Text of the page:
Studies of brain activity during perception by animals trained to discriminate
olfactory, visual, auditory, or tactile stimuli have led to a view of perception
as goal-directed action that is organized by large scale neural interactions
in the limbic system. Such action is intentional, in that it forms within
a framework of space and time that has been constructed from recent and remote
experiences of action and its sequellae, and it is realized by directed action
into the world, intended to shape the self in accordance with what is there,
leading to knowledge of the world through such action. The motor "commands"
that issue through the septum and amygdala are accompanied by reafferent "corollary
discharges" sent by the limbic system to all of the sensory cortices, which
constitute attention by shaping the dynamic sensitivities of the cortices in
respect to the anticipated changes in sensory inflow that will follow the intended
actions. Thus the sensory systems are already primed to respond in selective
ways to the stimuli that are being sought through listening, looking, sniffing,
etc. Closure of the action-perception cycle takes place following the de-stabilization
of the sensory cortices, their construction by nonlinear dynamic interactions
of spatial patterns of activity, the convergence of these patterns into the
limbic system, whence issued the request for input, and finally the updating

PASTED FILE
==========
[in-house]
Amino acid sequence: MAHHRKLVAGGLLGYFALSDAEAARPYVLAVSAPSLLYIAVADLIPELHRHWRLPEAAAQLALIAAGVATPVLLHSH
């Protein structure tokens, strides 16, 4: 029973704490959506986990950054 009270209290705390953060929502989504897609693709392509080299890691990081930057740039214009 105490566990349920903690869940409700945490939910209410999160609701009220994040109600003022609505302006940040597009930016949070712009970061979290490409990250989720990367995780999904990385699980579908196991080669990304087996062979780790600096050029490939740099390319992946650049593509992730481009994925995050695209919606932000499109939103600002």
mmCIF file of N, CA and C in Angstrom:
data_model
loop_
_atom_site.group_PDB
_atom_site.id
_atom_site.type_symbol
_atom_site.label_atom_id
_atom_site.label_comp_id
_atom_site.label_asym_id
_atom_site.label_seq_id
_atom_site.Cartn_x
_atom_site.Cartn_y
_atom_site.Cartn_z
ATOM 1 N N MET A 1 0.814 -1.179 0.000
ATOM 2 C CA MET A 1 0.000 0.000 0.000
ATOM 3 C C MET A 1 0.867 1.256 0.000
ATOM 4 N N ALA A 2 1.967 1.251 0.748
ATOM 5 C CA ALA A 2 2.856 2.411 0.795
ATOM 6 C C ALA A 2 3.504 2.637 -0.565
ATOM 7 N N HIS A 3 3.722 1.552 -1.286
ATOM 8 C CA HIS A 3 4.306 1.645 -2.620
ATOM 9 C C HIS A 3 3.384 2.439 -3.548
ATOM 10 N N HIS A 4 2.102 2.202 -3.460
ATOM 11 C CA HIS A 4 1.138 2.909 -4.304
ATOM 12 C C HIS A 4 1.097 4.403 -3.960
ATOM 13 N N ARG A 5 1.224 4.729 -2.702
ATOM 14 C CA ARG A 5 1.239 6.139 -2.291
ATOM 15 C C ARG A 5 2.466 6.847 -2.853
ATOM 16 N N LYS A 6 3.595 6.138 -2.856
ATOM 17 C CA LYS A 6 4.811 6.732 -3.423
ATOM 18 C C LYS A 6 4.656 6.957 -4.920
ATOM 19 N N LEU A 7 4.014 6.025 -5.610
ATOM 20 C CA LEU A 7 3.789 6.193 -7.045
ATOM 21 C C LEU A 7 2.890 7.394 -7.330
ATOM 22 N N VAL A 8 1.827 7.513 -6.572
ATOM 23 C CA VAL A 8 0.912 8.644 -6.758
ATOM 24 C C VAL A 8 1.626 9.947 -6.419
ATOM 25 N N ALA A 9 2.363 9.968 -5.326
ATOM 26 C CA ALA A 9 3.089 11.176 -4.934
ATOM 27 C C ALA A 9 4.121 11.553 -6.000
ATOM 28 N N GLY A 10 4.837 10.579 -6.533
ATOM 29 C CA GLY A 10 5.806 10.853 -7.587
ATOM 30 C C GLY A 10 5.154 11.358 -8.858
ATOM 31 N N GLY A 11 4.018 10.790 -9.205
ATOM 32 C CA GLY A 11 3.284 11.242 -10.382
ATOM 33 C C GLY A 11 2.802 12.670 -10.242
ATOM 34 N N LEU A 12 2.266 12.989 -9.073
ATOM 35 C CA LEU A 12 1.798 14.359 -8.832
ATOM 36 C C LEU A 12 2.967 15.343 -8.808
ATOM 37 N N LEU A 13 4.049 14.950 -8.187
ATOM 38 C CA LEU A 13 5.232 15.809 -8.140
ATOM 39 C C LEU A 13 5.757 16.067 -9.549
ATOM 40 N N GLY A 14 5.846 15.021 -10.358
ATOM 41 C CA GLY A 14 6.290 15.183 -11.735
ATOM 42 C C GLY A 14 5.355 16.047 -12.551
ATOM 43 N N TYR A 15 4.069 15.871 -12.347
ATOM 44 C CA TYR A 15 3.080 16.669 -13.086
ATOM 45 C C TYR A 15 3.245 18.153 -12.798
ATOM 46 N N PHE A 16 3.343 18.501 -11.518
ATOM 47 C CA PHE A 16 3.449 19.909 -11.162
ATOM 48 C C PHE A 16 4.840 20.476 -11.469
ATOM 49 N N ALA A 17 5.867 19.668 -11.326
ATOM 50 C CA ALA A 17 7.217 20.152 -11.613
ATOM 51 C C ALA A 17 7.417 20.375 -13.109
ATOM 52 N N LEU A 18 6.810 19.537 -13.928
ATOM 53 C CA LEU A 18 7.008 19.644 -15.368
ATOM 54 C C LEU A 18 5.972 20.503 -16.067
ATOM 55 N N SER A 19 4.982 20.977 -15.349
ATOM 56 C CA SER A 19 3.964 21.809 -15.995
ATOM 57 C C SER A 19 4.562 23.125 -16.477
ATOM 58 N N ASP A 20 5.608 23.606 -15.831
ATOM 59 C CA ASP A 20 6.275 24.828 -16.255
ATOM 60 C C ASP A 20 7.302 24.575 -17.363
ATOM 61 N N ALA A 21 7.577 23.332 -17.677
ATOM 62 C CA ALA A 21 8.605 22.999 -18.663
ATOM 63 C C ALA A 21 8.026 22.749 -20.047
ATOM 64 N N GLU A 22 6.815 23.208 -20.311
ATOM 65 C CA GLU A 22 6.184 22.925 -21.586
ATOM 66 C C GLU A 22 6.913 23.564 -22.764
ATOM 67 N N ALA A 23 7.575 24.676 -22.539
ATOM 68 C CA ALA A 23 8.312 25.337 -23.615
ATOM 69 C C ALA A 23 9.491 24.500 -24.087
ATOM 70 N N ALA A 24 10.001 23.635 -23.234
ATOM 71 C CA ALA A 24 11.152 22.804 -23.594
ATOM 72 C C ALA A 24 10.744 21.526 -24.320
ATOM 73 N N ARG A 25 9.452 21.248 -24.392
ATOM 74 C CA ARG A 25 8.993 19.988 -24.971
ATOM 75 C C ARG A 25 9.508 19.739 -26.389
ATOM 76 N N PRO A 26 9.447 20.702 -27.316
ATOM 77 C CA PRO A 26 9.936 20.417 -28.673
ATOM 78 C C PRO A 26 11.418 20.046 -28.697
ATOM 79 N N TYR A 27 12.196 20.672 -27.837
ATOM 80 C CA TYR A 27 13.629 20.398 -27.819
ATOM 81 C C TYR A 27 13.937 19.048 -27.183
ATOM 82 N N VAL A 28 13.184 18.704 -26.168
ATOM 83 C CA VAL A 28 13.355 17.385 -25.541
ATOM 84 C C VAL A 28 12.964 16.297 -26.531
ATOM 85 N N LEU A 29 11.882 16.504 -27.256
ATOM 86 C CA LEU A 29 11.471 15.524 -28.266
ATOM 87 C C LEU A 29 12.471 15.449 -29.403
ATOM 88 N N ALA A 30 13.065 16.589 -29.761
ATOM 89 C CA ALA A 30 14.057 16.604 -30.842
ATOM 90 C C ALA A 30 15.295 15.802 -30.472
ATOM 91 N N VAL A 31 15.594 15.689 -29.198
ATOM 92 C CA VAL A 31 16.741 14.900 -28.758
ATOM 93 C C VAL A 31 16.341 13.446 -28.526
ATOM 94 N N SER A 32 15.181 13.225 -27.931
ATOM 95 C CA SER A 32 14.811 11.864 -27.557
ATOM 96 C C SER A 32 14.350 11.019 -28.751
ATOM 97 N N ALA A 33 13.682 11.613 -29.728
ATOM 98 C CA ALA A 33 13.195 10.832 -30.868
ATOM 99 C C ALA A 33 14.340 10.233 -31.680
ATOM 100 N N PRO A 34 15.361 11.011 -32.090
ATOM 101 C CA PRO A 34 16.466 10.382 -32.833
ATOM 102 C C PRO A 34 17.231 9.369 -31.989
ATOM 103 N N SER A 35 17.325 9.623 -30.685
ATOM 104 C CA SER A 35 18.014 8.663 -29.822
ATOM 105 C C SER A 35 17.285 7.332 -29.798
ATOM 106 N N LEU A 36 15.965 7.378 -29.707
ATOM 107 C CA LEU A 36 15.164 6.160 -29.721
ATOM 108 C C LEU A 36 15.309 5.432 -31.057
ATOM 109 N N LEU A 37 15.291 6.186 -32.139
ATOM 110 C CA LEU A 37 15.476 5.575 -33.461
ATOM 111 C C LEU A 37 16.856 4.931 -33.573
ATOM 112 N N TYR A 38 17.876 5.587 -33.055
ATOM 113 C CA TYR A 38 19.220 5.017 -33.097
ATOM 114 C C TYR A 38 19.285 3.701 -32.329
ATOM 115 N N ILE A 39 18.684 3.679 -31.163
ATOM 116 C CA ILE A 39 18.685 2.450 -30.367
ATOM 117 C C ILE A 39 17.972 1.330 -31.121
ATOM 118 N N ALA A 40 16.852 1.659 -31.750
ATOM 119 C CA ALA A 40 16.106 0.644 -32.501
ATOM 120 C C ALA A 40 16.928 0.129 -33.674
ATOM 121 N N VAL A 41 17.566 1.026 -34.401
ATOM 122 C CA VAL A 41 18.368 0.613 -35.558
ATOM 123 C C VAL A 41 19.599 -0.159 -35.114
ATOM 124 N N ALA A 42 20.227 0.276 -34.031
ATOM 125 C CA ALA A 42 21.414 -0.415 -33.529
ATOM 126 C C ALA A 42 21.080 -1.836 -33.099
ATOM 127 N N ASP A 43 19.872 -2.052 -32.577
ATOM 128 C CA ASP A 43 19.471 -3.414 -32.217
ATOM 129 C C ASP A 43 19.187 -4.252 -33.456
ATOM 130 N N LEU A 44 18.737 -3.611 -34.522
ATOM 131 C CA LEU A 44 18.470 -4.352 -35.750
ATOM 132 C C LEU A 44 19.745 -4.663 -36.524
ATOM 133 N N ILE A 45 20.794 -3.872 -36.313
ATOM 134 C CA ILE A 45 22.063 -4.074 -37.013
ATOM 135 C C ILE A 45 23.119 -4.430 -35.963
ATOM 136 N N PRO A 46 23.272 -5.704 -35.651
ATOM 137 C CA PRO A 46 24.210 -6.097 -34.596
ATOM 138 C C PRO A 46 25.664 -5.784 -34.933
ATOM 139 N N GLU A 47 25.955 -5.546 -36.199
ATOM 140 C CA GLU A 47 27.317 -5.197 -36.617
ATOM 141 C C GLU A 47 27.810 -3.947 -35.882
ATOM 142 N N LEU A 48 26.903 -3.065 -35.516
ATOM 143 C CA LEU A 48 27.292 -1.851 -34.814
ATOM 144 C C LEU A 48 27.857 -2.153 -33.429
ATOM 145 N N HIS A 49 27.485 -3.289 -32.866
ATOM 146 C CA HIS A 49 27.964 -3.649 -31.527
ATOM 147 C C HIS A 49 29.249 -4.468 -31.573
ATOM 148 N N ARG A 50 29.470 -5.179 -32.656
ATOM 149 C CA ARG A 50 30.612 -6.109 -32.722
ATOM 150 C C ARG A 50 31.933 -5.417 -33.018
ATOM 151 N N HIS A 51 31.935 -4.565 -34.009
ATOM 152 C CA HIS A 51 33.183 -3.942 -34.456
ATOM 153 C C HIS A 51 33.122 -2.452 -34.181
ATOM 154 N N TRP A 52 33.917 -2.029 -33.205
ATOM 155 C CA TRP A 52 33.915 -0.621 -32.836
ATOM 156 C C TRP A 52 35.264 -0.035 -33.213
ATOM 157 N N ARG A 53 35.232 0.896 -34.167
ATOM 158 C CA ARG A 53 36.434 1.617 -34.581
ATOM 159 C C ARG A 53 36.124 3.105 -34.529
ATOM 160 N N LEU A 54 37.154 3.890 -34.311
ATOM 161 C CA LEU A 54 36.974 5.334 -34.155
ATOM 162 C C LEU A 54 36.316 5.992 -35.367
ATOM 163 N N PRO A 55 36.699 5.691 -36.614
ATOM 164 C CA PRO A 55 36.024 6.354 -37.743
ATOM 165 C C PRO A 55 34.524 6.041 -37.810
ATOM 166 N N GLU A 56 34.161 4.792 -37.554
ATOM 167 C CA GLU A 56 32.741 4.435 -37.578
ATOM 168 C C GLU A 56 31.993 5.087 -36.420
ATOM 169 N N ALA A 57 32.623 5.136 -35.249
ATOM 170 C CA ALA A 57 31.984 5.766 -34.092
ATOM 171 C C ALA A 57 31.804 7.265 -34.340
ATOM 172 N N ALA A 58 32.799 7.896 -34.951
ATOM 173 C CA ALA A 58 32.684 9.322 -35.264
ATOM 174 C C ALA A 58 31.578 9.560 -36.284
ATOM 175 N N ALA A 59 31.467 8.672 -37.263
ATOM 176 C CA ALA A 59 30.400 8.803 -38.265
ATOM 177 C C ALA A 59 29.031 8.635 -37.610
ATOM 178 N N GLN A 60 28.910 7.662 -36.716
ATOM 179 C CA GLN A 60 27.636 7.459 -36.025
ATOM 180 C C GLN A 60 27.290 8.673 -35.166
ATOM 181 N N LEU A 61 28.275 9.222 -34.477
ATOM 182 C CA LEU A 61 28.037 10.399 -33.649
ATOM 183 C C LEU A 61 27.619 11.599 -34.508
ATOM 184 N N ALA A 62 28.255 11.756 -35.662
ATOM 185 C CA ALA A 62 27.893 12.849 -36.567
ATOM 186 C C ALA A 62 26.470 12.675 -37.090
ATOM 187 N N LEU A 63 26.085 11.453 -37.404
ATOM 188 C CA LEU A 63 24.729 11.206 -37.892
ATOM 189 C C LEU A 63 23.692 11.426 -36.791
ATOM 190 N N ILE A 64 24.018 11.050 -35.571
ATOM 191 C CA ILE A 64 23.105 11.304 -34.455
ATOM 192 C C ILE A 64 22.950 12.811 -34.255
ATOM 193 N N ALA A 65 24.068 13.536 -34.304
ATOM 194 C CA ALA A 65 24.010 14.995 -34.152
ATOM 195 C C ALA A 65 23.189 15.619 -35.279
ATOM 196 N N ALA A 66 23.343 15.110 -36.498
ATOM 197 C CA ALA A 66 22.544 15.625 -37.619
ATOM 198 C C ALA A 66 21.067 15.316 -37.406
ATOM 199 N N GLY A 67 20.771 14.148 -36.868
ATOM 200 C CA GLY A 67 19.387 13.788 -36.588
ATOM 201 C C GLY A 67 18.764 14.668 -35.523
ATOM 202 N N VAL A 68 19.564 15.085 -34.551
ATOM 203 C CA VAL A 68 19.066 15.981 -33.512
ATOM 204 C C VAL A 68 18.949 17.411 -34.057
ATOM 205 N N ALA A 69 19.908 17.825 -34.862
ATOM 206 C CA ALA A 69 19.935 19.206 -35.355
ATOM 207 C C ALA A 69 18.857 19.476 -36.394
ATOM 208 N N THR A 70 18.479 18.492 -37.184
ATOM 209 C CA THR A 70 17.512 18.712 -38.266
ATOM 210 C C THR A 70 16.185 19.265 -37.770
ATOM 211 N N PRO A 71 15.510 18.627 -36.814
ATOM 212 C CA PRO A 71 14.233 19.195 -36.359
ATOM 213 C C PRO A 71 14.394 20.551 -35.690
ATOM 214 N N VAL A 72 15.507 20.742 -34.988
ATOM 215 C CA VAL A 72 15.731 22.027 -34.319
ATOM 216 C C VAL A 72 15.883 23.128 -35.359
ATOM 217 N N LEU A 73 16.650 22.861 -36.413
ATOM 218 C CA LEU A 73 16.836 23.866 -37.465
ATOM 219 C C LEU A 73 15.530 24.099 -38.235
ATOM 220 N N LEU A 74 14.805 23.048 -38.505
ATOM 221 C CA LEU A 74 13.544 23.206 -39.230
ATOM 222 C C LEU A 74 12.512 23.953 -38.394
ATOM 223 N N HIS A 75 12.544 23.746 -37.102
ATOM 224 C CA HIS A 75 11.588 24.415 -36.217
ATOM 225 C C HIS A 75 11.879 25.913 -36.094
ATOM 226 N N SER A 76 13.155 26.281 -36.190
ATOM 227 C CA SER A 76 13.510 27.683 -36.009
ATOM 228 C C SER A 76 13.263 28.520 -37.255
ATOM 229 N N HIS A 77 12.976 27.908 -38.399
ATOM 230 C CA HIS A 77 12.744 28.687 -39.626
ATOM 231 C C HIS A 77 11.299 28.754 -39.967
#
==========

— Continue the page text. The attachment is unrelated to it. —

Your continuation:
of the limbic activity.
In historical perspective the ancestor of this dynamic view of brain function was Thomas Aquinas, who conceived the process of intentionality as the "stretching forth" by the brain through its body into the environment, and coming to know the environment through re-shaping itself, what we now call learning through the plasticity of the brain (Freeman, 1995). Independently a similar conception of brain function was put forth by the pragmatists, most clearly by James, and by Dewey in his critique of the conditioned reflex. It was further developed by Gestalt psychologist Köhler, who studied the impact on brains of objects perceived as embedded in environmental contexts, leading to the conception of a field of force. Koffka expanded this to include interaction between fields of force in the environment and in the brain. Gibson further conceived of behavior as generated within brains in the definition of objects by means of affordances:
" ... the affordance, being invariant, is always there to be perceived. An affordance is not bestowed upon an object by a need of an observer and his act of perceiving it. The object offers what it does because it is what it is. ... It says only that the information to specify the utilities of the environment is accompanied by information to specify the observer himself. ... exteroception is accompanied by proprioception ... to perceive is to coperceive oneself."
(Gibson, 1979, p. 139).
Gibson's conception of "information" constituting "in-forming" the brain is closely analogous to the Aquinian intentional act of "stretching forth" and conforming to the environment by learning, with the difference that an affordance refers primarily to an object, whereas an intent refers to an inner brain state of an emergent goal with its unity of inner context. In Aquinian intent there is no transfer of information across the boundary of the self; all knowledge is constructed within.